Establish goals for diversion from disposal in landfills and incineration facilities and adopt a construction waste management plan to achieve these goals. Consider recycling cardboard, metal, brick, mineral fiber panel, concrete, plastic, clean wood, glass, gypsum wallboard, carpet and insulation. Construction debris processed into a recycled content commodity which has an open market value (e.g. wood derived fuel [WDF], alternative daily coverAlternative daily cover is material (other than earthen material) that is placed on the surface of the active face of a municipal solid waste landfill at the end of each operating day to control vectors, fires, odors, blowing litter, and scavenging. material, etc.) may be applied to the construction waste calculation. Designate a specific area(s) on the construction site for segregated or comingledA process of recycling materials that allows consumers to dispose of various materials (such as paper, cardboard, plastic, and metal) in one container that is separate from waste. The recyclable materials are not sorted until they are collected and brought to a sorting facility. collection of recyclable materials, and track recycling efforts throughout the construction process. Identify construction haulers and recyclers to handle the designated materials. Note that diversion may include donation of materials to charitable organizations and salvage of materials on-site.
Source for receiving salvaged or deconstructed materials.
Waste management solutions - New York only.
New York City's only non-profit retail outlet for salvaged and surplus building materials.
A step-by-step guide on deconstruction for contractors.
Template for writing specifications on construction waste management as part of the MasterSpec licensed spec system.
Federal Green Construction Guide for Specifiers sample spec language.
Sample CWM Plan.
Resources Guide to developing a CWM plan.
This is a resource database of contractors proficient with deconstruction and organizations, distributors, or contractors seeking material to salvage.
This website from the California Integrated Waste Management Board contains information on recycling and the use of recycled-content materials. The site includes many publications available for free download, such as sample construction and demolition debris recycling specifications.
This online database contains information on companies that haul, collect and process recyclable debris from construction projects sorted by zip code.
CMDepot is a place where you can buy & sell excess construction material, tools, & equipment. You simply login, submit a listing of your excess material, and wait for a buyer. If a buyer contacts you, you can work out payment details and a delivery method.
Comprehensive web page on construction waste management for large projects, with links to other resources.
WasteCapTRACE is an online documentation program for tracking construction and demolition debris recycling. It generates a custom construction waste management plan, provides a forum in which multiple team members can record data, and outputs reports and charts for your LEED submission. WasteCapTRACE is priced on a per-project basis, with fees linked to project square footage (like LEED application fees).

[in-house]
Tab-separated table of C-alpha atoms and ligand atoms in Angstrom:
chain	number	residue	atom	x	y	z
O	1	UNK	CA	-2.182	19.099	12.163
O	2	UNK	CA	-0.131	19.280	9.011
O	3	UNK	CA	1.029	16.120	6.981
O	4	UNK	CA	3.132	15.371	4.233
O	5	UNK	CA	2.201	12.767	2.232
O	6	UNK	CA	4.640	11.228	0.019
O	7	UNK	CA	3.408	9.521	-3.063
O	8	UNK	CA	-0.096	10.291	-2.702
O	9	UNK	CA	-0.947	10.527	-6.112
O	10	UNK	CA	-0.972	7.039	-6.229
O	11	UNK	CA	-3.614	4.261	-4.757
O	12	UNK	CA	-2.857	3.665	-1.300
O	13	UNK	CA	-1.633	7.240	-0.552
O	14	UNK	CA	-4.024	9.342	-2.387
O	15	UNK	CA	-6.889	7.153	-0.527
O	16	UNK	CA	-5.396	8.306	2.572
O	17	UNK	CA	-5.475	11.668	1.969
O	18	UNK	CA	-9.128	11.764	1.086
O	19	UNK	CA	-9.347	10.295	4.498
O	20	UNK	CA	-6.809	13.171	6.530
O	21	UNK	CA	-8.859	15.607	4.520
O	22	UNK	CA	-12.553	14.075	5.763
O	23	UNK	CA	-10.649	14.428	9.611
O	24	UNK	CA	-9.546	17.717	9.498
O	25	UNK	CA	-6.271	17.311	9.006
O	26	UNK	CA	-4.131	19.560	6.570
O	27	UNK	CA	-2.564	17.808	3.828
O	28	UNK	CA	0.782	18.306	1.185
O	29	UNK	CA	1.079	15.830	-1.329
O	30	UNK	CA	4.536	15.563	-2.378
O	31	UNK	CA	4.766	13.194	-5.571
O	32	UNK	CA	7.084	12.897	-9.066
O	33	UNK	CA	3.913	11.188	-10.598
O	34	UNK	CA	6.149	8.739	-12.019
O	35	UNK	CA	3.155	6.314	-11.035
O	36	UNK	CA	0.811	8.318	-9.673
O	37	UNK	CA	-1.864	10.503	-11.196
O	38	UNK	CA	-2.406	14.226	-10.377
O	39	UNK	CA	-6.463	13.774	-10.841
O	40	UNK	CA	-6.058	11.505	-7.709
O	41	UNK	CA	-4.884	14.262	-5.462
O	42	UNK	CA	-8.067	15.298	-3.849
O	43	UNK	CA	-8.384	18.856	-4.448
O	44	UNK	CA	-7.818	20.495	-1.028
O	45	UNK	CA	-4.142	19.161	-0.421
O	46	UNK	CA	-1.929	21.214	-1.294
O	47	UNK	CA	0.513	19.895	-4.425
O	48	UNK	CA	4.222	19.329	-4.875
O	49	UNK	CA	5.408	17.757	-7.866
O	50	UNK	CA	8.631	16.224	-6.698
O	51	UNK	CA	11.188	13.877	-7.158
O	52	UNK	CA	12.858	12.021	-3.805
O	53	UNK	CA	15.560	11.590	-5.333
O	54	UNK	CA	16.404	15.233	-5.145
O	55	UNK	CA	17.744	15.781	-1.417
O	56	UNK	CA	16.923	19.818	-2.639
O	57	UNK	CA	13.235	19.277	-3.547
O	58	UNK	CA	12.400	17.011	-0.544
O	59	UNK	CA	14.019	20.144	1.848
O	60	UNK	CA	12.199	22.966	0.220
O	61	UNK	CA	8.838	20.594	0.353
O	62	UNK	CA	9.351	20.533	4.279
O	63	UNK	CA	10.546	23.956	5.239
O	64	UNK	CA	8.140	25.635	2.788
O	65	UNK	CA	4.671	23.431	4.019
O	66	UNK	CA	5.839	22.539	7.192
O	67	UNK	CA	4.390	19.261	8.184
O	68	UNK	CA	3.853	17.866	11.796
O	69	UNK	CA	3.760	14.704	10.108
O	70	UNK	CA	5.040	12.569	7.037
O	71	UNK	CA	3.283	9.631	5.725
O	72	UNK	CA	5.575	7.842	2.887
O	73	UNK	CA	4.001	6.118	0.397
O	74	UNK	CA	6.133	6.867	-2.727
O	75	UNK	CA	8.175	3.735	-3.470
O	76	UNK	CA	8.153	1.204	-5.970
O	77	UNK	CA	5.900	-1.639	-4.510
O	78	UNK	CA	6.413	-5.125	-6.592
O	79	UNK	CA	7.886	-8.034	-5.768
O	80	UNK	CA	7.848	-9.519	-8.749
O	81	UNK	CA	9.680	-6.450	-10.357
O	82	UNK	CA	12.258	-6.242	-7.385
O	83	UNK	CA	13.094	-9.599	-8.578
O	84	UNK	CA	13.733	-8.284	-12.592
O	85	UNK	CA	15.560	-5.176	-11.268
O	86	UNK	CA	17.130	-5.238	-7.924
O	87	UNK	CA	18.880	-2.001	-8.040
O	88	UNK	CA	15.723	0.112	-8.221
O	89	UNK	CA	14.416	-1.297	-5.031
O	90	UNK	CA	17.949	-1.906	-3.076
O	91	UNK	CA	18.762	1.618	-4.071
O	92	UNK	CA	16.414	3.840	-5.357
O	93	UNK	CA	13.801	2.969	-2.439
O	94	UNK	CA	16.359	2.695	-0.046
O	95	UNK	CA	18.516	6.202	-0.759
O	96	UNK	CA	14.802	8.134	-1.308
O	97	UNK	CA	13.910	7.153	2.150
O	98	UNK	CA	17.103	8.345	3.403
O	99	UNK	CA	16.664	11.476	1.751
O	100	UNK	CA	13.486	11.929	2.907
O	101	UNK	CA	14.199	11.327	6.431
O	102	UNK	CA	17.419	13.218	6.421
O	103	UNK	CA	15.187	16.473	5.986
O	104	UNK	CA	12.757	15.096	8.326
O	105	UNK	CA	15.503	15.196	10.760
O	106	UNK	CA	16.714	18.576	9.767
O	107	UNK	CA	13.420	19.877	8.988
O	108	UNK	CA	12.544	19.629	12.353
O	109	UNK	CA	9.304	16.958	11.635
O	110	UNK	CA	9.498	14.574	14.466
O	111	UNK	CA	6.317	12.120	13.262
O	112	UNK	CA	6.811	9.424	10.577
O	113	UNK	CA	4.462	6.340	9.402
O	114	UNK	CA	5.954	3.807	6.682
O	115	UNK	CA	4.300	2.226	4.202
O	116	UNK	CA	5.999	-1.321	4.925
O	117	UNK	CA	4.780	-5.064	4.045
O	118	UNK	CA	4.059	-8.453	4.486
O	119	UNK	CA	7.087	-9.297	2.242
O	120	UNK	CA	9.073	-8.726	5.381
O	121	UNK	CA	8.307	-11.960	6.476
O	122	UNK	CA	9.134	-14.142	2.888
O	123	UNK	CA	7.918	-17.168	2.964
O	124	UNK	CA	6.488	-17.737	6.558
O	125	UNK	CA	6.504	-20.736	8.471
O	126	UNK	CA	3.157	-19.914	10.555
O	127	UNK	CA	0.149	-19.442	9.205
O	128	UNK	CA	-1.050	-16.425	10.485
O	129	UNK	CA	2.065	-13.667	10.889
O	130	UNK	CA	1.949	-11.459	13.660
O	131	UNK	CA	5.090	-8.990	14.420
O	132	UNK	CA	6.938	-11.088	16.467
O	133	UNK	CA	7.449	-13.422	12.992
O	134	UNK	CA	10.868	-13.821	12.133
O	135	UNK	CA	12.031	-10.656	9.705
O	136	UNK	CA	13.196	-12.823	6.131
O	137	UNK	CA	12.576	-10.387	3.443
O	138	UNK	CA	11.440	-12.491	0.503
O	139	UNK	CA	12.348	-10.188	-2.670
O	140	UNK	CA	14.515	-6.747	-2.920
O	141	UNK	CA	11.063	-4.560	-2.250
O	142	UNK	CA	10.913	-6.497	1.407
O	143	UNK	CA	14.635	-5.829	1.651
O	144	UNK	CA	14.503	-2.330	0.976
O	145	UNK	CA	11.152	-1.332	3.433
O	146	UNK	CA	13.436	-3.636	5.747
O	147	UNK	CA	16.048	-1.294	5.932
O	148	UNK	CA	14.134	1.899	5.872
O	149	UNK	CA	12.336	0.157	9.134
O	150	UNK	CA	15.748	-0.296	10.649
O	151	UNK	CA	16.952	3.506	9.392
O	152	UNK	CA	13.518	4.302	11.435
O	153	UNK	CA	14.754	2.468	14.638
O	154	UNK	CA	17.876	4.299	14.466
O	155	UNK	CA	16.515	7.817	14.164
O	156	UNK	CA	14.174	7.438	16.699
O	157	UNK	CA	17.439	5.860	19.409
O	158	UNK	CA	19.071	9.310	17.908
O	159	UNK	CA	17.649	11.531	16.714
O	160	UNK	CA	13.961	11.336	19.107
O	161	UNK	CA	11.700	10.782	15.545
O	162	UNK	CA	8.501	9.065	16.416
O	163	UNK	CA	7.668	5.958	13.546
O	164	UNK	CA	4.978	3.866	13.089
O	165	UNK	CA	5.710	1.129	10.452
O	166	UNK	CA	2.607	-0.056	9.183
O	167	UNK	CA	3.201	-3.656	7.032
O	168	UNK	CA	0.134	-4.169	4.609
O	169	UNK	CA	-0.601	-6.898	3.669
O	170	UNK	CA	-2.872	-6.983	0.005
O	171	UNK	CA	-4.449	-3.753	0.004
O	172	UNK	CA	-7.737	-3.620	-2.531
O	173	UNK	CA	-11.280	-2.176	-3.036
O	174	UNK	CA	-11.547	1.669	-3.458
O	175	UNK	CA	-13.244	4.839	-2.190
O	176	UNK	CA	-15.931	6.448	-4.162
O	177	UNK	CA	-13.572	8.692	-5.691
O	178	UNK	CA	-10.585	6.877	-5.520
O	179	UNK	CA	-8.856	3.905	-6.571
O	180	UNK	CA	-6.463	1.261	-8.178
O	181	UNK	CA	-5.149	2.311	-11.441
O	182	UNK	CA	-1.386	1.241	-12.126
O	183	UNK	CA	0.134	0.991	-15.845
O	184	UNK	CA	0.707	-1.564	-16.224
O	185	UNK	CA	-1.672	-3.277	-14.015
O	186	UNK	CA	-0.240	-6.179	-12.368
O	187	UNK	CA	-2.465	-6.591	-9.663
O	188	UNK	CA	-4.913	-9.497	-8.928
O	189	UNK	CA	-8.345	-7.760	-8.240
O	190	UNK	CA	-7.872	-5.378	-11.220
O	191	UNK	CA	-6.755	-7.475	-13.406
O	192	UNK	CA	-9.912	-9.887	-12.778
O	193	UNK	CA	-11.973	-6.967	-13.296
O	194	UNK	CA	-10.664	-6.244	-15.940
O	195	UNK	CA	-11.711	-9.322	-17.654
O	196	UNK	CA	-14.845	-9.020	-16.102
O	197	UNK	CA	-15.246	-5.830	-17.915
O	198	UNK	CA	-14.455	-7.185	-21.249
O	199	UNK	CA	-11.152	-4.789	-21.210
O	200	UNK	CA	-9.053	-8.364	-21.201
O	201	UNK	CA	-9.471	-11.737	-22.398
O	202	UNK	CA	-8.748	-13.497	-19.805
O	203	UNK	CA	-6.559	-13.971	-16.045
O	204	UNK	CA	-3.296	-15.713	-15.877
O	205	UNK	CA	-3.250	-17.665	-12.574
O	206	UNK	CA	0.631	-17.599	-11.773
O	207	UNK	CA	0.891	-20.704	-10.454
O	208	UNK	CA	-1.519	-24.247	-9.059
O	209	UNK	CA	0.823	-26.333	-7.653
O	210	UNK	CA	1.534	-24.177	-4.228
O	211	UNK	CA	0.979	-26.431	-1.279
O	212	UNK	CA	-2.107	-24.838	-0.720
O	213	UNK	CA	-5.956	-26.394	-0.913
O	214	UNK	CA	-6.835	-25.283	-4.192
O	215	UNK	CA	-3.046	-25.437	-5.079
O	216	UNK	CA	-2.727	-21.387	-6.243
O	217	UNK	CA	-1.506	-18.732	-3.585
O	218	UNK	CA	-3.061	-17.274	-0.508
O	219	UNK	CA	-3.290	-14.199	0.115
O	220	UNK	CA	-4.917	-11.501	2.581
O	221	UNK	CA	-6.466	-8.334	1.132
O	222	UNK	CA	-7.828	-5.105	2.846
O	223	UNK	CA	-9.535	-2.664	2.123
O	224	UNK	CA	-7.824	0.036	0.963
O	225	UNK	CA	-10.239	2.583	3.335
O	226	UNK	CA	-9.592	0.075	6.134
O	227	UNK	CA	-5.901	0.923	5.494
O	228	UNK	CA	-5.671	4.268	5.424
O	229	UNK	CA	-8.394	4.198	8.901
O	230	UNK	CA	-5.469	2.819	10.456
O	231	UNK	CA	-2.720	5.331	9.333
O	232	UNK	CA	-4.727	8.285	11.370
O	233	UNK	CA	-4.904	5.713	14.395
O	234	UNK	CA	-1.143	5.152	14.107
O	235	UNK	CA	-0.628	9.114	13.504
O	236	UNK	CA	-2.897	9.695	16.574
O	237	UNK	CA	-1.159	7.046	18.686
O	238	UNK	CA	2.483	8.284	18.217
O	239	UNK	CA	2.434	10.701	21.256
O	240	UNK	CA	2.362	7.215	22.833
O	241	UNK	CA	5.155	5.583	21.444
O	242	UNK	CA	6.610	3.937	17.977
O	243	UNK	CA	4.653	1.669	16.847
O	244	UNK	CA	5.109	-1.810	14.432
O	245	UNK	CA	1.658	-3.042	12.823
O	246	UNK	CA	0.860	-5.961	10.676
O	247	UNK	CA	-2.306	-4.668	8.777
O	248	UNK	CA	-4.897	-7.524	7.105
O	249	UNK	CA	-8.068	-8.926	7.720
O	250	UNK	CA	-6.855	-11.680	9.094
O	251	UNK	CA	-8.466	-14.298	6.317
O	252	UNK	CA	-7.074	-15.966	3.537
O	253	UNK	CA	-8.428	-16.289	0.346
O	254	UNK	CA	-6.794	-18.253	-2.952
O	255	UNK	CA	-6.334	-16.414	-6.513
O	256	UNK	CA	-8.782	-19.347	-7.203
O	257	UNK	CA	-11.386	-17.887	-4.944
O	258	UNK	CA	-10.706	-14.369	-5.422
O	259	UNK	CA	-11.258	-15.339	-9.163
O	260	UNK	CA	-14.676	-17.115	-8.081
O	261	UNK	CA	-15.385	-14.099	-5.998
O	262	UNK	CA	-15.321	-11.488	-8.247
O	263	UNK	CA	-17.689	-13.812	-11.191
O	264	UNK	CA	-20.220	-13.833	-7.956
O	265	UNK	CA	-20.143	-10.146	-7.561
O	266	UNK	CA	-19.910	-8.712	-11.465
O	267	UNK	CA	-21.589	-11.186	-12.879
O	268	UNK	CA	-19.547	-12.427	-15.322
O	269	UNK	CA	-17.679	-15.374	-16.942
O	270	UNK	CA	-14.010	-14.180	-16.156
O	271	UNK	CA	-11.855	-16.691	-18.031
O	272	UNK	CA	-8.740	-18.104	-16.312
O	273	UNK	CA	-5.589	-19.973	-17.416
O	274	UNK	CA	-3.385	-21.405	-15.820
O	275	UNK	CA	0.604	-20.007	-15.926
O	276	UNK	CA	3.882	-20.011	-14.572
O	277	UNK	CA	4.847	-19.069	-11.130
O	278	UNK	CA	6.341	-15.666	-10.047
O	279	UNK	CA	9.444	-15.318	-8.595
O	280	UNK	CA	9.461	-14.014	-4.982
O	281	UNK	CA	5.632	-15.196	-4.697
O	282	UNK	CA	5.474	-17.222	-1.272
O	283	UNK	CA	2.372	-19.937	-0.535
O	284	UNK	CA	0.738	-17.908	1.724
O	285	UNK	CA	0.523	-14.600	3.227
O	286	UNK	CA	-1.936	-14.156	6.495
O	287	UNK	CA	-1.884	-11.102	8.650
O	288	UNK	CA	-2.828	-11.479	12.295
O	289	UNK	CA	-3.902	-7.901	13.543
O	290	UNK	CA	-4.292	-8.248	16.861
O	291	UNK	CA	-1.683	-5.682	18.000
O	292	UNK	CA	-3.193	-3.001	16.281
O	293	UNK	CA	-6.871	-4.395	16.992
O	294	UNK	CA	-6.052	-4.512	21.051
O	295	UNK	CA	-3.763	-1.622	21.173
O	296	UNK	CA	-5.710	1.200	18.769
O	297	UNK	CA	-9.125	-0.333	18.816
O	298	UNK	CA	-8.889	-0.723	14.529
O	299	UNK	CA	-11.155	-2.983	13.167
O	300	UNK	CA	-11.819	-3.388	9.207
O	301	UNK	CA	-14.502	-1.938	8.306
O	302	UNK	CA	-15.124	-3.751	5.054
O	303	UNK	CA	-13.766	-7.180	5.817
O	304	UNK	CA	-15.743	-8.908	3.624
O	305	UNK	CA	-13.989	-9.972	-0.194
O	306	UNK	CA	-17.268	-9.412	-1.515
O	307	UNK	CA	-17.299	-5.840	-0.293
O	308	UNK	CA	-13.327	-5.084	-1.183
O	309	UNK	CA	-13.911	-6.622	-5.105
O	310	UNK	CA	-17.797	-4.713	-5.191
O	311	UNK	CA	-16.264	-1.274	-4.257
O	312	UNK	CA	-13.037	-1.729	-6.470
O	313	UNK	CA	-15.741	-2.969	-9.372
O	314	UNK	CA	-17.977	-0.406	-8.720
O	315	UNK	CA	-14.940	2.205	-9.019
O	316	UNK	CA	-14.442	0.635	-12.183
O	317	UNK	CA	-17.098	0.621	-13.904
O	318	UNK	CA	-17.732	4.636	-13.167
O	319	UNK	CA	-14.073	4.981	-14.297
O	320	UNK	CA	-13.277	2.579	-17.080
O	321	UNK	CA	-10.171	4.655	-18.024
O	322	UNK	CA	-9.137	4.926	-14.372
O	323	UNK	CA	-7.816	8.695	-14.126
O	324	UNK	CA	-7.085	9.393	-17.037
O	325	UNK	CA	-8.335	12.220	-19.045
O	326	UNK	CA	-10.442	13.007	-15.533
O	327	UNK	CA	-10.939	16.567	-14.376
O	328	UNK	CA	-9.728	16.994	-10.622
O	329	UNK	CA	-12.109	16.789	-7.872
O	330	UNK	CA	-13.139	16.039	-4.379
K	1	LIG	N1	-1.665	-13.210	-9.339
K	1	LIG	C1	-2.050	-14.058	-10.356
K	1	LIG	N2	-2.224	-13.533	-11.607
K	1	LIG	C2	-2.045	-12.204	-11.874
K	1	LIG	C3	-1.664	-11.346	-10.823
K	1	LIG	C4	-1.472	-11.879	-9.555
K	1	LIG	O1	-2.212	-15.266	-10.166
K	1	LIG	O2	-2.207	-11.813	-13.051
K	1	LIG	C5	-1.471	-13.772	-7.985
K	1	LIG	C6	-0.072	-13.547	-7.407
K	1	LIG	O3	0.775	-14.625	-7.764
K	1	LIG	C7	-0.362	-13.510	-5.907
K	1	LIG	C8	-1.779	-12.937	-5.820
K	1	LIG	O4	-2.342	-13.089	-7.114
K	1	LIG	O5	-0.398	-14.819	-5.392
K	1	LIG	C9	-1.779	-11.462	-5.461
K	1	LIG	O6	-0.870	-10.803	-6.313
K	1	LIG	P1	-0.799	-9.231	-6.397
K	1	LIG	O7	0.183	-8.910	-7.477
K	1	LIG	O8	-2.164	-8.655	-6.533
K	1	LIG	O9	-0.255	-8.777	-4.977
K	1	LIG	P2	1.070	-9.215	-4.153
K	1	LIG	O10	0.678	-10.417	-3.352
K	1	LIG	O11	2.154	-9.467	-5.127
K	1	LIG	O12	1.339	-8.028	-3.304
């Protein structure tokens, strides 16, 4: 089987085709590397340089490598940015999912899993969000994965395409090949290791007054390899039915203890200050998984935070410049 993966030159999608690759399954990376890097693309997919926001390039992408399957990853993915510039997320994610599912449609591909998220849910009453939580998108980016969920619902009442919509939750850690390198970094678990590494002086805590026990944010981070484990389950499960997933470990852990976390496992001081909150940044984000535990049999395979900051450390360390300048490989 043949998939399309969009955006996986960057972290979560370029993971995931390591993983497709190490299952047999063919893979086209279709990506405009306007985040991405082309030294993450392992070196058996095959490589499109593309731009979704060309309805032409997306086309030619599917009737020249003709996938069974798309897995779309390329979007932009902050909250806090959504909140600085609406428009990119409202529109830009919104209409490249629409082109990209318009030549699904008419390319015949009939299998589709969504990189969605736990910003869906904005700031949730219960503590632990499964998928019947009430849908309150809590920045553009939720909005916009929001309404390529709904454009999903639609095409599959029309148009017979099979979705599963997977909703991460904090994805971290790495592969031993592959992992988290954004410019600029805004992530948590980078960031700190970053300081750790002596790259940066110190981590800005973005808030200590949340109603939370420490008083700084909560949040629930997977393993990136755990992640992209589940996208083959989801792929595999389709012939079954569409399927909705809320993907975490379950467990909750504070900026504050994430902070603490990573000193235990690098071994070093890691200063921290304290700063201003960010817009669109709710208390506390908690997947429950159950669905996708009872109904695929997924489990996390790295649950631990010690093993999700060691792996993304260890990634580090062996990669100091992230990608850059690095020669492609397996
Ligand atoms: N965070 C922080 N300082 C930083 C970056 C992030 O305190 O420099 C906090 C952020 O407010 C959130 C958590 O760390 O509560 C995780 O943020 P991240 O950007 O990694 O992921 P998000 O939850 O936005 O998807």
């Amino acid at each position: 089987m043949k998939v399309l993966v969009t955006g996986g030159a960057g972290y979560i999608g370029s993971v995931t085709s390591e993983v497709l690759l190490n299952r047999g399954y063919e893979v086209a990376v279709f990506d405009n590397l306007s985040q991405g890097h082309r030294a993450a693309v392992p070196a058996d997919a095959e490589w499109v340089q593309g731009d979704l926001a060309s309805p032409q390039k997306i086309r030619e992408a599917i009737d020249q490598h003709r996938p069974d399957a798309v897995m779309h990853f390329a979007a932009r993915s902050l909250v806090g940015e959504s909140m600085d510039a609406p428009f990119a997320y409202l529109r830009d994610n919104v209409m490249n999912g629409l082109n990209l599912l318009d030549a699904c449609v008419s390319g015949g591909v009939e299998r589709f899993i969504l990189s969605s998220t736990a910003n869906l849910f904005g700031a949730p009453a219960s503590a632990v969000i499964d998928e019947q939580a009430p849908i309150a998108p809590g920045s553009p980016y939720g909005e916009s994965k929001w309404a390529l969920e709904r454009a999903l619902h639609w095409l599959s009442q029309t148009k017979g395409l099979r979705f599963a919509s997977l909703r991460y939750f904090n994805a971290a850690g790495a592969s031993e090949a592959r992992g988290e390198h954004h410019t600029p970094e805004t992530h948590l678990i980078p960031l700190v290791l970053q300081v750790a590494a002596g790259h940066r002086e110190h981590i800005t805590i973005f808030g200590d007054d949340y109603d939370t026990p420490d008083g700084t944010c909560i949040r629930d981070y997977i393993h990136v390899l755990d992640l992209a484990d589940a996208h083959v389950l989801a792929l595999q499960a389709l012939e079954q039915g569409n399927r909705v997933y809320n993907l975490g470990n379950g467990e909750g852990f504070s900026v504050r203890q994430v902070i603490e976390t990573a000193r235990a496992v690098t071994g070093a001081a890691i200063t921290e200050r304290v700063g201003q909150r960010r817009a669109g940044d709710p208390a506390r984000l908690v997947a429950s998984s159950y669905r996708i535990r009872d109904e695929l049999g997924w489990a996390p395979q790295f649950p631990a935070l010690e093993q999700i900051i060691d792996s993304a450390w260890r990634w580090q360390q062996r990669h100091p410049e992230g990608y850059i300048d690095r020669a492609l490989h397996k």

PlanetReuse is a nationwide reclaimed construction material broker and consultant company. They make it easier to use a wide variety of reclaimed materials in new projects as well as help find new projects for building materials being deconstructed, guiding owners and contractors through every step of the process. LEED documents are also provided for waste management documentation.
This guide is developed by wastematch.org, an organization that matches donors to recipients.
Model specification language that can be used by architects and engineers who want to reduce waste during construction.
Use clear signage such as in these example to keep construction and demolition waste separated for diversion purposes.
Use a tracking sheet and calculator like this one to monitor your credit compliance.
The following links take you to the public, informational versions of the dynamic LEED Online forms for each CS-2009 MR credit. You'll need to fill out the live versions of these forms on LEED
Online for each credit you hope to earn.
Version 4 forms (newest):
Version 3 forms:
These links are posted by LEEDuser with USGBC's permission. USGBC has certain usage restrictions for these forms; for more information, visit LEED Online and click "Sample Forms Download."
Documentation for this credit is part of the Construction Phase submittal.
This document provides key tips and sample tracking sheets and checklists for your project's construction waste management (CWM) plan.
If you use commingled construction waste management, in which CWM is commingled and weighed off-site or calculated using a recycling facility's average diversion rate, you'll need special documentation to justify your rates for LEED. This sample was provided by Sustainable Solutions Corporation.
Our project is a 40-story building, and we are having a hard time managing the debris and garbage produced in superior levels, in order to carry it all the way down to street level, so that it can be removed from the site.
Provided that the quantity of this waste doesn't have a significant impact on our overall calculations for the credit, is there any LEED restriction preventing us from using a plastic chute, so that everything can be removed more quickly?
Thank you all for any help on this.
Antonio - I am not aware of any restriction or problem with using a chute to move the construction waste. As you say, this should not impact the weight or volume of the overall construction debris.
Thank you, Michelle!